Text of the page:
1 The instructive case of the solidification of a solution of common salt in water is discussed in the article Fusion.
This process goes on until the state of the remaining liquid is represented by the point C. Now crystals of B begin to form, simultaneously with the A crystals, and the composition of the remaining liquid does not alter as the solidification progresses.
It is evident that every mixture except the eutectic mixture C will have two halts in its cooling, and that its solidification will take place in two stages.
The graphical representation of the properties of alloys can be extended so as to record all the changes, thermal and chemical, which the alloy undergoes after, as well as before, solidification, including the formation and breaking up of solid solutions and compounds.
It therefore expands on solidification; and as it retains this property in a number of alloys, the metal receives extensive application in forming type-metals.
Hitherto it had been felt as a great difficulty in casting specula that the solidification did not begin at one surface and proceed gradually to the other, the common sand mould allowing the edges to cool first, so that the central parts were subject to great straining when their time of cooling came, and in large castings this generally caused cracking.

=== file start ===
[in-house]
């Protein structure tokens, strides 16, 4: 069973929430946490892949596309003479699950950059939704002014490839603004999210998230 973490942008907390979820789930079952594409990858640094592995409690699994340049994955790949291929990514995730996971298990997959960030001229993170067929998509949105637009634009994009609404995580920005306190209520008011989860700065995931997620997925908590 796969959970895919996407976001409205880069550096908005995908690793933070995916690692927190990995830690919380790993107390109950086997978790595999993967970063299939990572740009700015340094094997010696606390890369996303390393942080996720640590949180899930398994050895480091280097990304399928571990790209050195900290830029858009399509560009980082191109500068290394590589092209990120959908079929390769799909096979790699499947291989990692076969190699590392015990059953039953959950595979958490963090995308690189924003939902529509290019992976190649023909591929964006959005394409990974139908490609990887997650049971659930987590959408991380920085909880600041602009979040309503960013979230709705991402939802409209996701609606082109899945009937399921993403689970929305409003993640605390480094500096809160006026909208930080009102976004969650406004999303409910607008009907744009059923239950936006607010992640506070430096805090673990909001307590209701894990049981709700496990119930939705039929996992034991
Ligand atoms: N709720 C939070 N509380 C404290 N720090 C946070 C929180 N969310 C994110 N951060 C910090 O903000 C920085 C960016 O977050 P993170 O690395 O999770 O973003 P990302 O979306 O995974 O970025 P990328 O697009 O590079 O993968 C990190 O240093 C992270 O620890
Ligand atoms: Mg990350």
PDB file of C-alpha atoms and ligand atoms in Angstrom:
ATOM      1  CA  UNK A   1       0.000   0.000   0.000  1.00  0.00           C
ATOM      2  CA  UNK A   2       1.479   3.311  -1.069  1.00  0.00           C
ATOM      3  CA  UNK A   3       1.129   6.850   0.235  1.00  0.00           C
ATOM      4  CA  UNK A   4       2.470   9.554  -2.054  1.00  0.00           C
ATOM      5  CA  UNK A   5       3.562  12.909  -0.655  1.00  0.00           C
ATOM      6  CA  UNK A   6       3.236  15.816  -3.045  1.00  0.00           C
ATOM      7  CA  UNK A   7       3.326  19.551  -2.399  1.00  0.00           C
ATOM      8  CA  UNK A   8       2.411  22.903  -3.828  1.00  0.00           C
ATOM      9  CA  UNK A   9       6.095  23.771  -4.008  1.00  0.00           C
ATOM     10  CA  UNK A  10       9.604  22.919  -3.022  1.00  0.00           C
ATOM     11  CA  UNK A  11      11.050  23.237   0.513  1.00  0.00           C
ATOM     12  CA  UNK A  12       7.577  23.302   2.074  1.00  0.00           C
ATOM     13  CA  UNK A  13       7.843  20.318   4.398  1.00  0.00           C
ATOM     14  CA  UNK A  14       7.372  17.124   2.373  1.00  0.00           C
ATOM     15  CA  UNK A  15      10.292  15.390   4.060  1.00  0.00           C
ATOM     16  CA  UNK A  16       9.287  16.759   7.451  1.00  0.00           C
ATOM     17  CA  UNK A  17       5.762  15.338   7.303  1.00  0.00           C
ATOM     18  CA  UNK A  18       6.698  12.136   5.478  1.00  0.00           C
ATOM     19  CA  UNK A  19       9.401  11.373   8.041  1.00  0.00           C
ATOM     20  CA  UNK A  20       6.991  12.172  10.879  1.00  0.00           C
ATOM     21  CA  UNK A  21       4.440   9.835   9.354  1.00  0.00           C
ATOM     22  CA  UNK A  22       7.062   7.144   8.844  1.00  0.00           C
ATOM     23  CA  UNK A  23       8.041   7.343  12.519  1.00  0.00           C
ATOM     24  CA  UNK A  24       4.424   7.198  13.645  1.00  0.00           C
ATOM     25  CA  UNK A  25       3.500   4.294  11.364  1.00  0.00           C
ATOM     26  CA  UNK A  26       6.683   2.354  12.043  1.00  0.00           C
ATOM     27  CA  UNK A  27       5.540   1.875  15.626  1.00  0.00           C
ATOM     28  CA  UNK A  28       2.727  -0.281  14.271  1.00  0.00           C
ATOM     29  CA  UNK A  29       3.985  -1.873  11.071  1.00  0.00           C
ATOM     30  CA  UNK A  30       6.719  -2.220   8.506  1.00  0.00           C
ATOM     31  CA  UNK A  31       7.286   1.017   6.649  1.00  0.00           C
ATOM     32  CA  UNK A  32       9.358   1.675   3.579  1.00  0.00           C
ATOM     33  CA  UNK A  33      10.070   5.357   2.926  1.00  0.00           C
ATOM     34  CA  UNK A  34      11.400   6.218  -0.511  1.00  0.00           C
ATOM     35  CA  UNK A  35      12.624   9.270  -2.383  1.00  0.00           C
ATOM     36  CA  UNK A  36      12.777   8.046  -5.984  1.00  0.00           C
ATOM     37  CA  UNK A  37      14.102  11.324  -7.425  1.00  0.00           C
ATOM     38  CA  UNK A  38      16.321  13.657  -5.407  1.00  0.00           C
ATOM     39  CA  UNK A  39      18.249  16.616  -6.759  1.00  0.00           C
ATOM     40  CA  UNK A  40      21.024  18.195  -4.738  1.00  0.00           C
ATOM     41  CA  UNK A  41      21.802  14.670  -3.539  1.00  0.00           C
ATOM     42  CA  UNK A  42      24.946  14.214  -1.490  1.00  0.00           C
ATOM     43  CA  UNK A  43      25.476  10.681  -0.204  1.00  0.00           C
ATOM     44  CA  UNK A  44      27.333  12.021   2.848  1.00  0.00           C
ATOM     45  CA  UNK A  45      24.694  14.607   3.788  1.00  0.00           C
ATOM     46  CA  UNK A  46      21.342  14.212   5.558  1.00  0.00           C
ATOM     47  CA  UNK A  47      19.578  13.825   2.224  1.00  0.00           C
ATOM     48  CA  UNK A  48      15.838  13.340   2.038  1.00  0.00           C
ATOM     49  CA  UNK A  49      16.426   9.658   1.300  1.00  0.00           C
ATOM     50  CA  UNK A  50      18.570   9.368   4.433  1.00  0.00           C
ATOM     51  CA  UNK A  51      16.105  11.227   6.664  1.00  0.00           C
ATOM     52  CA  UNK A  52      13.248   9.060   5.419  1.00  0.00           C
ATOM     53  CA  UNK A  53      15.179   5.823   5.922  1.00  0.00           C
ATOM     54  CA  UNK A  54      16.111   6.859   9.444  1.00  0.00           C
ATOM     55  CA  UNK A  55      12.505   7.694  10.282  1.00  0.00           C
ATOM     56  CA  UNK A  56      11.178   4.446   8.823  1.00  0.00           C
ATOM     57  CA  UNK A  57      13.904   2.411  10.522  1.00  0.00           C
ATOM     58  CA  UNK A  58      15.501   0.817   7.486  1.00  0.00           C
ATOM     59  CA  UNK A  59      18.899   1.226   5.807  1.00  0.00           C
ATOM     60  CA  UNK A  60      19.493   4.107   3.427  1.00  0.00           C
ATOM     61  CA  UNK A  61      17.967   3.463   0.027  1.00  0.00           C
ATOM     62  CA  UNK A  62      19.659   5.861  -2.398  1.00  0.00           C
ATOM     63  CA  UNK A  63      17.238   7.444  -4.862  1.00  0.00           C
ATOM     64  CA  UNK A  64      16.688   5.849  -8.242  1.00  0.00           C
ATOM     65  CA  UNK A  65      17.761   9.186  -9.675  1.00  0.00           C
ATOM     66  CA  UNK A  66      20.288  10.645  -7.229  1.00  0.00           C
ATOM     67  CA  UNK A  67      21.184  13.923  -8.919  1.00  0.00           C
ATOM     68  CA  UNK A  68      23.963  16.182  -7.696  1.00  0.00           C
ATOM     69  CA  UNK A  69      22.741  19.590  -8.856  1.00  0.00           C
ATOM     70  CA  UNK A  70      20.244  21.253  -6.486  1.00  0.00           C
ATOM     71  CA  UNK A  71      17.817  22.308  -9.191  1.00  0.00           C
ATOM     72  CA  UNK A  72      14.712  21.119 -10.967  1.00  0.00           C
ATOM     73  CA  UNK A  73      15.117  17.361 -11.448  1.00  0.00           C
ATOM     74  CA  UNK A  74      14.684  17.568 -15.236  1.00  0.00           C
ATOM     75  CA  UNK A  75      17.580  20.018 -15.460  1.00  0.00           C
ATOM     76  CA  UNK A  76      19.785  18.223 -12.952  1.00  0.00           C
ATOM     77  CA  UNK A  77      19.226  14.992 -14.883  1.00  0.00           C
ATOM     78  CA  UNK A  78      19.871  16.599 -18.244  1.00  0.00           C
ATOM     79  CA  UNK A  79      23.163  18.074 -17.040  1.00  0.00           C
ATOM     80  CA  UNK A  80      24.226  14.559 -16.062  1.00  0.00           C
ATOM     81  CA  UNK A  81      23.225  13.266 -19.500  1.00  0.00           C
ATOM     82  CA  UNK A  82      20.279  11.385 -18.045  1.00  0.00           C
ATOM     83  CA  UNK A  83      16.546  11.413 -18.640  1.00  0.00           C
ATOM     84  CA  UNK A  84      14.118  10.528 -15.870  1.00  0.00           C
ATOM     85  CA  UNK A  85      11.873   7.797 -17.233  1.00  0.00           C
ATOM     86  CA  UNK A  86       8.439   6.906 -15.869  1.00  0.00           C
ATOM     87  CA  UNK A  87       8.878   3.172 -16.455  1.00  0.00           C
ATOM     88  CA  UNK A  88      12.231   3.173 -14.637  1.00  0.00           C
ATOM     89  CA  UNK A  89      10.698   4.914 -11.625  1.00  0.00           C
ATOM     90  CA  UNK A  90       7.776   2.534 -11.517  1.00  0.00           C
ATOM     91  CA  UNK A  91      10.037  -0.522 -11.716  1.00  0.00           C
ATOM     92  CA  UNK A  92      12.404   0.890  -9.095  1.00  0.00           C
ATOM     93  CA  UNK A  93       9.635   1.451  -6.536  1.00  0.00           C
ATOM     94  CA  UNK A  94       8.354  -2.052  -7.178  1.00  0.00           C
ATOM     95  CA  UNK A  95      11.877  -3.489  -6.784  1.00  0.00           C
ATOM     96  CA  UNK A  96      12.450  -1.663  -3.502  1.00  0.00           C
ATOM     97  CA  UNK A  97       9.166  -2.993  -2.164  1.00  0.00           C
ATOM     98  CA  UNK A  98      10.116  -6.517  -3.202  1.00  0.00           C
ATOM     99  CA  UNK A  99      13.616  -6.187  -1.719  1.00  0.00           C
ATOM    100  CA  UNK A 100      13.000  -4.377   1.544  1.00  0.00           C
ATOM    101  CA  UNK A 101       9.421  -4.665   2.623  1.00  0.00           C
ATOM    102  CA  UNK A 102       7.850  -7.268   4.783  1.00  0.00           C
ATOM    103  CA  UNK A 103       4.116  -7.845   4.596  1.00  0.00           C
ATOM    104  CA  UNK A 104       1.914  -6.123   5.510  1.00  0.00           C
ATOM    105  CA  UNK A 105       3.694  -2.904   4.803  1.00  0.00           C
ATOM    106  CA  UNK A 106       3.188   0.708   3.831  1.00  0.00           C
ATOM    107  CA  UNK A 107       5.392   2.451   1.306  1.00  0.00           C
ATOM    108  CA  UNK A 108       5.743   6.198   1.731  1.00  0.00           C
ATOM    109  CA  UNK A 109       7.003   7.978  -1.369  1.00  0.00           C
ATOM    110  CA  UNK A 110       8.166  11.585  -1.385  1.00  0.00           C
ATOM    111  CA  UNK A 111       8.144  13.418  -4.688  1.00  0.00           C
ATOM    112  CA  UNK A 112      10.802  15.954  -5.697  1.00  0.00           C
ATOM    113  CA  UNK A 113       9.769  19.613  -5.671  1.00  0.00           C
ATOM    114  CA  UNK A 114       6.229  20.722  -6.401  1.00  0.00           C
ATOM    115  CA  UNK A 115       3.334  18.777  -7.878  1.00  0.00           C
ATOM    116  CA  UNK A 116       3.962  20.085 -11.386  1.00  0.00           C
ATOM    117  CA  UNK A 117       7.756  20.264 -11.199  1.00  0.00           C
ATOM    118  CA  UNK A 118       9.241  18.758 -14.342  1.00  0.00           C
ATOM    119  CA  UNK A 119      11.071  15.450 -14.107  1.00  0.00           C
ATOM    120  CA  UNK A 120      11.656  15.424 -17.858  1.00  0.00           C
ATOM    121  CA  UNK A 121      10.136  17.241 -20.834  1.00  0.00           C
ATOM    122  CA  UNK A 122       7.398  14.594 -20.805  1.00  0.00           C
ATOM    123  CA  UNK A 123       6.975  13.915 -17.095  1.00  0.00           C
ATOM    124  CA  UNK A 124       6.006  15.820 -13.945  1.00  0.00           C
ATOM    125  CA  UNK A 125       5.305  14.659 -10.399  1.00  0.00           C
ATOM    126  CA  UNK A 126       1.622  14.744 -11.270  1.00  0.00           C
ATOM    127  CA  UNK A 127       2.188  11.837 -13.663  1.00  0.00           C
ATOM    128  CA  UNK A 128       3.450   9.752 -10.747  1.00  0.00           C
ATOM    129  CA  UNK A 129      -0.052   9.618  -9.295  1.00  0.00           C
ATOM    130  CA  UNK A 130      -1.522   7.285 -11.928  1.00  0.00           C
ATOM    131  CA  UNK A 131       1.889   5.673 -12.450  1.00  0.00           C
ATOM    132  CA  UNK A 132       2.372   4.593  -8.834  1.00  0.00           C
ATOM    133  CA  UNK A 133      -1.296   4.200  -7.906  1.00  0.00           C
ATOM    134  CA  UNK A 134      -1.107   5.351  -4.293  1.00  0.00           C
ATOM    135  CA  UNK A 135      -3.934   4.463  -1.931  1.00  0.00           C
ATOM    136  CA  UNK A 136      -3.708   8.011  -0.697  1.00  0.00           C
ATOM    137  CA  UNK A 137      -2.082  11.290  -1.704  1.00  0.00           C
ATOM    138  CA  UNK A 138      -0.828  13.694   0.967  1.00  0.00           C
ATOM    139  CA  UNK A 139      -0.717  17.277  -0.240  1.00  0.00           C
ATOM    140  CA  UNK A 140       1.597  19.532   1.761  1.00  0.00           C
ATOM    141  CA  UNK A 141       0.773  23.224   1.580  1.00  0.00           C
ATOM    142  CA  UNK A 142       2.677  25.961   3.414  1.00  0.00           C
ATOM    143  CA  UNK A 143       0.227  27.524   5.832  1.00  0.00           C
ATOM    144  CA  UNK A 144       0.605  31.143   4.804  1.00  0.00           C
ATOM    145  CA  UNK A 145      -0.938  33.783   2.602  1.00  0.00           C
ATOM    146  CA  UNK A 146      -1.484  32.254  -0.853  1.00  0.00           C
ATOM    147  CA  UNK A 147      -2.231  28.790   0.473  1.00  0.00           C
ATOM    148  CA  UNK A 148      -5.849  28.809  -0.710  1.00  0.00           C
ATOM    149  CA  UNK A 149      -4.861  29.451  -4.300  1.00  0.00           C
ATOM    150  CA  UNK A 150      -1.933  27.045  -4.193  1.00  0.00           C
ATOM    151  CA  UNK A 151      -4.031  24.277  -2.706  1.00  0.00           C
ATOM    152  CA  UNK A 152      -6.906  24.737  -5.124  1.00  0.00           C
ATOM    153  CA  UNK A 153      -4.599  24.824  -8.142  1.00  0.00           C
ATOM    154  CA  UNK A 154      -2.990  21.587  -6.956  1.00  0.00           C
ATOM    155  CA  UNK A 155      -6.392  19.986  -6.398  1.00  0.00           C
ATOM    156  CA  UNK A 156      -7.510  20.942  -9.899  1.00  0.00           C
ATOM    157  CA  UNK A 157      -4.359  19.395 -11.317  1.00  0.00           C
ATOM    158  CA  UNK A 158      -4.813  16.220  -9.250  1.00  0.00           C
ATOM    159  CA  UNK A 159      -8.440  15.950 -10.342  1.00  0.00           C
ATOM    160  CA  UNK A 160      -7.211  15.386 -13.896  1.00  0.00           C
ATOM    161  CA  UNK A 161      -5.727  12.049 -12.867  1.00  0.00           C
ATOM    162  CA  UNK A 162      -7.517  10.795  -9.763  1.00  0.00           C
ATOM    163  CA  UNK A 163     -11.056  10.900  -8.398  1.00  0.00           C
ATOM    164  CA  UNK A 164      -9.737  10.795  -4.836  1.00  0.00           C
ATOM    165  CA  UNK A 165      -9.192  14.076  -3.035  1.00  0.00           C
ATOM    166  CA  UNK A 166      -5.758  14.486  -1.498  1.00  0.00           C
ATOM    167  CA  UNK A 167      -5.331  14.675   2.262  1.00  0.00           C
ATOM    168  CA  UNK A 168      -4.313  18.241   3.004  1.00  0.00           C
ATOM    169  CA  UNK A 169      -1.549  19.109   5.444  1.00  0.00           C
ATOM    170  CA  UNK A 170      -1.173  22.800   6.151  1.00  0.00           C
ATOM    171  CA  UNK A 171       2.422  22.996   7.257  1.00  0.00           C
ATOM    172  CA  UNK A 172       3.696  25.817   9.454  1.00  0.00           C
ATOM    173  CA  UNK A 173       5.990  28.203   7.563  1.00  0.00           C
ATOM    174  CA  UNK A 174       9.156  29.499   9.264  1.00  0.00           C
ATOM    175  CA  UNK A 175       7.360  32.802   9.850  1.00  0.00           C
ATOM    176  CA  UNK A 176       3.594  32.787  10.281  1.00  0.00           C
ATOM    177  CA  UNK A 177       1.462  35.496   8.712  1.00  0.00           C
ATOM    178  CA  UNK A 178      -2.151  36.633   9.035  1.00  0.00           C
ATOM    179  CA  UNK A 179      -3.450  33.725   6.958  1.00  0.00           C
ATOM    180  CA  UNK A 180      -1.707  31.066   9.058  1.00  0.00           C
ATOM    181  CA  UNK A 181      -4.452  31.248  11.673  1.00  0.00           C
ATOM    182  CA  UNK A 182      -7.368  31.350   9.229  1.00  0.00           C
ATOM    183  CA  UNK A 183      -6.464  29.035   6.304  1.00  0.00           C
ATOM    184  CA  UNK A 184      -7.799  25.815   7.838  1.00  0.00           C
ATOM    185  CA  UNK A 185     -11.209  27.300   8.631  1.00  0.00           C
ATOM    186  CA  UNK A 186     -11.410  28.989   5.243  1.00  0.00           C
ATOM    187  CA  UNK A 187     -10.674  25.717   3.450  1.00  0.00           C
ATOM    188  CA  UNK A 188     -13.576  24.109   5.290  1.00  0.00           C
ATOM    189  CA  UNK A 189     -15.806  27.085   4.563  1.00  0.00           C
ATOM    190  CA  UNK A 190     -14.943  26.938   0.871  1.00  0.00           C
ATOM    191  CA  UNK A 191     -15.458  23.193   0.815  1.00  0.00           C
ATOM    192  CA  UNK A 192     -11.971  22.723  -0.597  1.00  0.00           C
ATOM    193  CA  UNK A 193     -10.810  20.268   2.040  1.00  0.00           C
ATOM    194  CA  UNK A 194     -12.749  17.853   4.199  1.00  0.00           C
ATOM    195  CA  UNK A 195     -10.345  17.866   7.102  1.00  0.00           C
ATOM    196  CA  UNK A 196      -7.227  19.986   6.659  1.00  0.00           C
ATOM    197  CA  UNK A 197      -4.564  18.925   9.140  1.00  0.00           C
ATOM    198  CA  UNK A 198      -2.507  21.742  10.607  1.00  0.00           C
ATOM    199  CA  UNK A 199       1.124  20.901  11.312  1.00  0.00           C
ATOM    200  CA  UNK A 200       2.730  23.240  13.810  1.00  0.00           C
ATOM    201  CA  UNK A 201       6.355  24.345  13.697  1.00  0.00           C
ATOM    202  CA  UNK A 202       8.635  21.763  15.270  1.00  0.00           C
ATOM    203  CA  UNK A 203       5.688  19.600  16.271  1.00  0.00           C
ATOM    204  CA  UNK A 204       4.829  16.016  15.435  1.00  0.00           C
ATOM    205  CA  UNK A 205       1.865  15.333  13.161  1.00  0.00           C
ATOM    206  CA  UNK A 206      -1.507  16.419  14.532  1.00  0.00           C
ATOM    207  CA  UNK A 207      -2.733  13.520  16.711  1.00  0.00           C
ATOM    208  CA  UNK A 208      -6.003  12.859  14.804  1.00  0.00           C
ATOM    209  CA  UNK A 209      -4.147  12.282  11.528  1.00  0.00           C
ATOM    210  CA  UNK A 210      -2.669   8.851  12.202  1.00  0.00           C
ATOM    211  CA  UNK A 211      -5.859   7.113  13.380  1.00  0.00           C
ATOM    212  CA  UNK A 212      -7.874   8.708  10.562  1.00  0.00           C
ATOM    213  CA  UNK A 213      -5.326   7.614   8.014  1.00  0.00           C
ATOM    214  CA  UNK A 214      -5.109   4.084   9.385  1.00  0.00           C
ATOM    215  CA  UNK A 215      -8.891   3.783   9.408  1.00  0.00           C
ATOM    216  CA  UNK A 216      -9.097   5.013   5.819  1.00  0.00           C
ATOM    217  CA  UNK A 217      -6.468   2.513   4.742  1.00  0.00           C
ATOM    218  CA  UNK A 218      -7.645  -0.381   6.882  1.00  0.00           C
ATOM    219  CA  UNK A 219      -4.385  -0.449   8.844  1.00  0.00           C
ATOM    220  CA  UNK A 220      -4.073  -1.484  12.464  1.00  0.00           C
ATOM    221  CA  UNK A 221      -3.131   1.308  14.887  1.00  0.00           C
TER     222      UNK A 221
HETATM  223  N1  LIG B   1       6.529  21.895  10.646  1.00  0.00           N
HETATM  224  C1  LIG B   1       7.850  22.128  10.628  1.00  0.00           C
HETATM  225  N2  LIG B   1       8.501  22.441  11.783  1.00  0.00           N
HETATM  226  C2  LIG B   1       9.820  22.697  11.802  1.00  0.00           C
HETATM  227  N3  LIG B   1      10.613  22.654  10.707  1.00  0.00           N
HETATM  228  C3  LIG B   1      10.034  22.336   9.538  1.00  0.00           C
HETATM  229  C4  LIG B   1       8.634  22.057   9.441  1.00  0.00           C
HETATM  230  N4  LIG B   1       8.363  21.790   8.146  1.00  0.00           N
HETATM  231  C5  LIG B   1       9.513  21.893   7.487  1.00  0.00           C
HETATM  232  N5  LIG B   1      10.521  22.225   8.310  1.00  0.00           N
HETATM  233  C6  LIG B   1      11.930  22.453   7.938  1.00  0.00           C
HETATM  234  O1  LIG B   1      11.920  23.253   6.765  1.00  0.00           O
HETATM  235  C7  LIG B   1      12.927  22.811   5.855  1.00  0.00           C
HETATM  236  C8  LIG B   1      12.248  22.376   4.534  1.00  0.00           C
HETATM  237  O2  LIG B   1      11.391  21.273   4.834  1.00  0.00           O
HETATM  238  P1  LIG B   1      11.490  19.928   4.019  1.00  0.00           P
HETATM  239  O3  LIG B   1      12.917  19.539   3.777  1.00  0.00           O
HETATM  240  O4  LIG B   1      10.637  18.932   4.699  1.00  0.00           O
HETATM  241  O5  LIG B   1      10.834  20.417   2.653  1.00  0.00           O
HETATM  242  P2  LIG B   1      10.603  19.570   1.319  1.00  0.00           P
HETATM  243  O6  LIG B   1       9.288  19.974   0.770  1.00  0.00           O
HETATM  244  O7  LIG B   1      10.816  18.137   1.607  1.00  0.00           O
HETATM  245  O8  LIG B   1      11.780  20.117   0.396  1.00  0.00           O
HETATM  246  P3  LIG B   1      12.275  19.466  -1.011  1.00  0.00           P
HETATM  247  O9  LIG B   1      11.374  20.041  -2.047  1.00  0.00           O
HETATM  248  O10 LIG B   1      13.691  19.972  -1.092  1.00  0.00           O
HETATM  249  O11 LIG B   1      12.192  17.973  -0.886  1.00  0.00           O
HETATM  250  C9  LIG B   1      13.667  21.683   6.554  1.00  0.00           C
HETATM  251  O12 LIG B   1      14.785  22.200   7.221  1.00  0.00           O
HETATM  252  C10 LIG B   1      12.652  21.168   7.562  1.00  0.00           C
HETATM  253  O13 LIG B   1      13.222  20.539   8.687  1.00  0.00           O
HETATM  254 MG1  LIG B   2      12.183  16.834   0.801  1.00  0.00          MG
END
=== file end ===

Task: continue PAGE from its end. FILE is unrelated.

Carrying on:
As we have seen, the maxima of the various curve-branches at C, E, G, and J correspond with the melting points of the various hydrates at 37°, 32.5°, 56° and 73.5° respectively; and at these points melting or solidification of the whole mass can occur at constant temperature.
It will be noticed that in all these theoretical curves the points of initial fusion and solidification do not in general coincide; we reach a different curve first according as we approach the diagram from below, where all is solid, or from above, where all is liquid.
A familiar example is to be found in solutions of sodium sulphate, which may be cooled much below their saturation point and kept in the liquid state till a crystal of the hydrate Na 2 SO 4 IoH 2 O is dropped in, when solidification occurs with a large evolution of latent heat.
From this and other evidence it has been shown that the first thin shower in open vessels is produced by the accidental presence of tiny crystals obtained from the dust of the air, while the second dense shower marks the point of spontaneous crystallization, where the decrease in total available energy caused by solidification becomes greater than the increase due to the large surface of contact between the liquid and the potentially existing multitudinous small crystals of the shower.